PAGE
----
1. Calvin Johnson, Lions — Is “he’s nicknamed after a ‘sentient robotic lifeform from the planet Cybertron’” enough for you? If not, how about the fact that he’s in his prime, has the game’s top young quarterback slinging him the ball and posted the most receiving yards of any wideout since 2003 last season? The only choice at No. 1.
2. Larry Fitzgerald, Cardinals — Lost in the hand-wringing over the lousy quarterbacks who were throwing Fitz the ball last season was the fact that he posted his third 1,400-yard season in five years. Yes, Fitz is starting to get up in years and still has to deal with Dumb and Dumber under center, but he remains as dominant of a talent as there is in football. An infinitely safe pick.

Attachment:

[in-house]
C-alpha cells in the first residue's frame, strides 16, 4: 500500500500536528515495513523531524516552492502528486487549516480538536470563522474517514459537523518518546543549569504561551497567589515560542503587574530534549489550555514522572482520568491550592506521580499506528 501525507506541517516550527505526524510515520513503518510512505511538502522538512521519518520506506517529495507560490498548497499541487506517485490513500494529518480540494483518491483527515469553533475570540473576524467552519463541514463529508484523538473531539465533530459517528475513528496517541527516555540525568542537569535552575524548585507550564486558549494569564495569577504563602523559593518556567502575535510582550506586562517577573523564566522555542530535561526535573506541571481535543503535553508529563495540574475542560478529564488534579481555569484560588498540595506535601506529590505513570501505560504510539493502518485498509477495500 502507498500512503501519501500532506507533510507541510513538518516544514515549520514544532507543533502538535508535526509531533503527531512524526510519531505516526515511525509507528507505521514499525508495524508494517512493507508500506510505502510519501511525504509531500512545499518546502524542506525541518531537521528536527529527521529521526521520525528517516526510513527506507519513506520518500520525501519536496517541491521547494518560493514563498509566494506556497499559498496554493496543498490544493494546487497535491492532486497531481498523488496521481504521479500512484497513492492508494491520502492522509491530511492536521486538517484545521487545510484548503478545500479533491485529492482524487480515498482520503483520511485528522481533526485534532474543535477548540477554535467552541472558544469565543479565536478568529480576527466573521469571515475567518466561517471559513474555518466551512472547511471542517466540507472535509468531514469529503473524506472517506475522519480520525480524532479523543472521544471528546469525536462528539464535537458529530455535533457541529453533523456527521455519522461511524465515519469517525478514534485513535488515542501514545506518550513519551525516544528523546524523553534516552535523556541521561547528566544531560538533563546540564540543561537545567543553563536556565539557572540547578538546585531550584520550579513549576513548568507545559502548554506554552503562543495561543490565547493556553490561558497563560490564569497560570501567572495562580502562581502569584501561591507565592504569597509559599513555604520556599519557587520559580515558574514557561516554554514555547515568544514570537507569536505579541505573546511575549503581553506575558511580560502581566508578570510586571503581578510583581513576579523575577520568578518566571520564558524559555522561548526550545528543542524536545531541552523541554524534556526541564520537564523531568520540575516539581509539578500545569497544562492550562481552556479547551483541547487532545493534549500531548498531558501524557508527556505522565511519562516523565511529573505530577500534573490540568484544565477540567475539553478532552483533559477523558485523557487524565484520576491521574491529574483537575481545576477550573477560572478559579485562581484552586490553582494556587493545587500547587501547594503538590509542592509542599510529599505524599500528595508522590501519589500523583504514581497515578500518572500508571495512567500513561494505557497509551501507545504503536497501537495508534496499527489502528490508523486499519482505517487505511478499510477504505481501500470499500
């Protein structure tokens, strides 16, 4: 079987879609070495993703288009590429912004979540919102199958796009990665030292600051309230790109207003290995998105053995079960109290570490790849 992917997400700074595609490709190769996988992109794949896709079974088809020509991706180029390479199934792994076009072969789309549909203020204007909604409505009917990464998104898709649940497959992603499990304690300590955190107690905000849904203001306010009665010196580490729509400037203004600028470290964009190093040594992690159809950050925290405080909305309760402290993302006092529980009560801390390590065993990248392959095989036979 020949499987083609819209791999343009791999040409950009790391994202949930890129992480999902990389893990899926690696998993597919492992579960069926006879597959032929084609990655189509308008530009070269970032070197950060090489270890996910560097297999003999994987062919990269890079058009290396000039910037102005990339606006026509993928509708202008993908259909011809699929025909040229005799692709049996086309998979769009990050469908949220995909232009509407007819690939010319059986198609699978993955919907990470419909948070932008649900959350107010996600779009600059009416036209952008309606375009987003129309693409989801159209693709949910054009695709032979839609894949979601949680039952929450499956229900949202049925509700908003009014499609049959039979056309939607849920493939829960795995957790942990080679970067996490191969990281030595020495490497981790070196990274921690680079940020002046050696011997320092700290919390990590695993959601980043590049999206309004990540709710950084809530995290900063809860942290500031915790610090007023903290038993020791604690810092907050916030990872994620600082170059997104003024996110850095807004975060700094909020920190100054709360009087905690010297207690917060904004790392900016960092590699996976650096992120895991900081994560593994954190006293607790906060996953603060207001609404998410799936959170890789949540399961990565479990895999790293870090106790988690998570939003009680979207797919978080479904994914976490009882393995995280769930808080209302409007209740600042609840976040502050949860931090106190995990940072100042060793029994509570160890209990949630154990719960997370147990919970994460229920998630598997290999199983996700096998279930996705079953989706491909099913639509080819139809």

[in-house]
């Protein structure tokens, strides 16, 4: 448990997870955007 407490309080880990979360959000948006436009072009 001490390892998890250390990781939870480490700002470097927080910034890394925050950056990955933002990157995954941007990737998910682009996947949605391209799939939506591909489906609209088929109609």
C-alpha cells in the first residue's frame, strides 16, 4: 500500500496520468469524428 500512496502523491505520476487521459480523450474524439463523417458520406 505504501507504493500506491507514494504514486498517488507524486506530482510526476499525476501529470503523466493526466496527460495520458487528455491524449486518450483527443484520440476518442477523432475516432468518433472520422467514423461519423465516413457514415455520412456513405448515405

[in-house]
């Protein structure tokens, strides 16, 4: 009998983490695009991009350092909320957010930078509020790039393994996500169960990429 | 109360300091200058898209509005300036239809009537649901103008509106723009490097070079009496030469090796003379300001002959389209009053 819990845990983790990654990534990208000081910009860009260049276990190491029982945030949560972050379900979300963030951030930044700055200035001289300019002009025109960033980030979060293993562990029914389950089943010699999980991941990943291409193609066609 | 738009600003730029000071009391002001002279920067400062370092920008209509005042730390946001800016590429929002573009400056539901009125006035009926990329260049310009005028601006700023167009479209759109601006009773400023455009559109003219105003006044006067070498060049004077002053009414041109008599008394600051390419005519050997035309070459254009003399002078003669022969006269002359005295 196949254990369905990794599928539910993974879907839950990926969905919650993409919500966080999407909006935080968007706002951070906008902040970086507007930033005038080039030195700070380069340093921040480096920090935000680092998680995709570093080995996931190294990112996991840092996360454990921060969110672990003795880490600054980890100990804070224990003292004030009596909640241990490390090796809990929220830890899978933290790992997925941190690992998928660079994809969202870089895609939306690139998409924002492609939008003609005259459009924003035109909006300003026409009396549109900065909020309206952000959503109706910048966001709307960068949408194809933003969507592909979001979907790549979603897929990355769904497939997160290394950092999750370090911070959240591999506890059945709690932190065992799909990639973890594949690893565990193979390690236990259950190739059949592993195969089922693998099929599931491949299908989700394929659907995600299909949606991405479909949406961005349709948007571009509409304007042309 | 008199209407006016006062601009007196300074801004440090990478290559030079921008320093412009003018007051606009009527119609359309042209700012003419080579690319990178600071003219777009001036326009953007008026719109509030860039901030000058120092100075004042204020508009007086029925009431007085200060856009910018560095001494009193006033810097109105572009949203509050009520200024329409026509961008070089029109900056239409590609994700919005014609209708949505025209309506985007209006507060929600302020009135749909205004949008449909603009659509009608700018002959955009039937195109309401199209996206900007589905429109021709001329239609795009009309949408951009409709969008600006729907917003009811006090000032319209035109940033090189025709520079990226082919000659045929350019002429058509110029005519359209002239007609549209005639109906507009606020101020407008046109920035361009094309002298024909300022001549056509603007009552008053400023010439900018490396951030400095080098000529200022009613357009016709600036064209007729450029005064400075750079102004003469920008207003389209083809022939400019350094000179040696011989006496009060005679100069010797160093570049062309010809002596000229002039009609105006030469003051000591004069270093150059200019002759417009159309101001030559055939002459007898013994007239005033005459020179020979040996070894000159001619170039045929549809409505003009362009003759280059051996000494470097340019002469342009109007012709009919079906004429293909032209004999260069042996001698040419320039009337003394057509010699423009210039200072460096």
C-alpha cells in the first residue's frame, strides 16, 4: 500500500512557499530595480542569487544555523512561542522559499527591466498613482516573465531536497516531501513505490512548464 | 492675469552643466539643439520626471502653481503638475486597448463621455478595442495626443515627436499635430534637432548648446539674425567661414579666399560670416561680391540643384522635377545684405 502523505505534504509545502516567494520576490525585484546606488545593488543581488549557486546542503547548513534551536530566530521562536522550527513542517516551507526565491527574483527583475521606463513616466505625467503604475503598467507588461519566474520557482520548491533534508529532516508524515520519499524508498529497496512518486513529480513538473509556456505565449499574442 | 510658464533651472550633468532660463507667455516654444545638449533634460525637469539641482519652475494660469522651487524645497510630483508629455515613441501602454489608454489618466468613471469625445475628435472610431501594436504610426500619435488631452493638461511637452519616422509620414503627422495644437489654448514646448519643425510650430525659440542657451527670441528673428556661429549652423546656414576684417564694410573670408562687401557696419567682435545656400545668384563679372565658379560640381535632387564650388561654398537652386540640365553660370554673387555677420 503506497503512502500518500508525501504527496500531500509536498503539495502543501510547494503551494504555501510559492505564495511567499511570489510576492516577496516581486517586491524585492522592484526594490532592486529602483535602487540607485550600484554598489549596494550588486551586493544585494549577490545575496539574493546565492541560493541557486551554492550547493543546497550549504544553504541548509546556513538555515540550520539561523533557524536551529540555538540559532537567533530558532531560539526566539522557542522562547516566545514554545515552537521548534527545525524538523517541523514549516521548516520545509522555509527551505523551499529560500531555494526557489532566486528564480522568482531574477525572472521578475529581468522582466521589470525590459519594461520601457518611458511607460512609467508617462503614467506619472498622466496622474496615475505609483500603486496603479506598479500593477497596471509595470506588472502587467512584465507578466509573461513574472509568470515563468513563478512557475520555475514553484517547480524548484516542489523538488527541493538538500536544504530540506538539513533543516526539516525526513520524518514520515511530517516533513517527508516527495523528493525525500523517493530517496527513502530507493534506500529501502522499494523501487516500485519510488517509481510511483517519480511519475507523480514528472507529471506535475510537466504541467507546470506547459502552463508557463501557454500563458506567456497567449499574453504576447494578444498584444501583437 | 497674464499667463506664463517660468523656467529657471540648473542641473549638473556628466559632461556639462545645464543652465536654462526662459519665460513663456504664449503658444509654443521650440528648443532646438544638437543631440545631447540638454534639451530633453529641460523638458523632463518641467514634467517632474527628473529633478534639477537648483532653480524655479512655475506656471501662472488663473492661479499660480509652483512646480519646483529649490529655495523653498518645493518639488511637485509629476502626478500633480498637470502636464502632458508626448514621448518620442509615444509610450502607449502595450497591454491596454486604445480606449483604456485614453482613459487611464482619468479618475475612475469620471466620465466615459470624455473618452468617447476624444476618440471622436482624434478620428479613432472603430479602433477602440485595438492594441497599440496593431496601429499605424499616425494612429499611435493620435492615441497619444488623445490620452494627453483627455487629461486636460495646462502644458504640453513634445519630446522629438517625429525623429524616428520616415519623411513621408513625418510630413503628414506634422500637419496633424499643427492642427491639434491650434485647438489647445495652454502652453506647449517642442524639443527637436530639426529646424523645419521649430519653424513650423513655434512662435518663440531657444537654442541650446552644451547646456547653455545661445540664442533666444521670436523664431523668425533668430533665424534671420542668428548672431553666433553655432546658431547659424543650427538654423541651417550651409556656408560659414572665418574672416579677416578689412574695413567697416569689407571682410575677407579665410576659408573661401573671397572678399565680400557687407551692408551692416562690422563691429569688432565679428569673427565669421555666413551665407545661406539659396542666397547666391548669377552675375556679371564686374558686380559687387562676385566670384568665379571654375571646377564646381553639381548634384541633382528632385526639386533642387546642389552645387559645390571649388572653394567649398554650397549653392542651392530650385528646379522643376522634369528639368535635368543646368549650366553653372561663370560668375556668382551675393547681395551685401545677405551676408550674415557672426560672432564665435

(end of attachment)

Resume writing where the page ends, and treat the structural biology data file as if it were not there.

3. Dez Bryant, Cowboys — You could look at Dez Bryant’s 2011 one of two ways: 1) He completely took over at least one half every week. 2) He completely disappeared for at least one half every week. Dez’s consistency left much to be desired last season, but let’s not forget this was a 22-year-old wideout who’d never had an offseason dominating 50 percent of every game he played in. And, oh, yeah, he posted a 63/928/9 line. Fantasy sports is all about spotting bold leaps before they happen, and Bryant’s will come this fall.
4. Andre Johnson, Texans — A pertinent fact? Johnson has as many surgeries as (regular season) touchdowns since Week 1 last season. He was as dominant as ever when on the field in 2011, however, and that should remain the case in 2012. But Johnson’s suddenly murky injury history is the reason he’s No. 4 and not No. 2.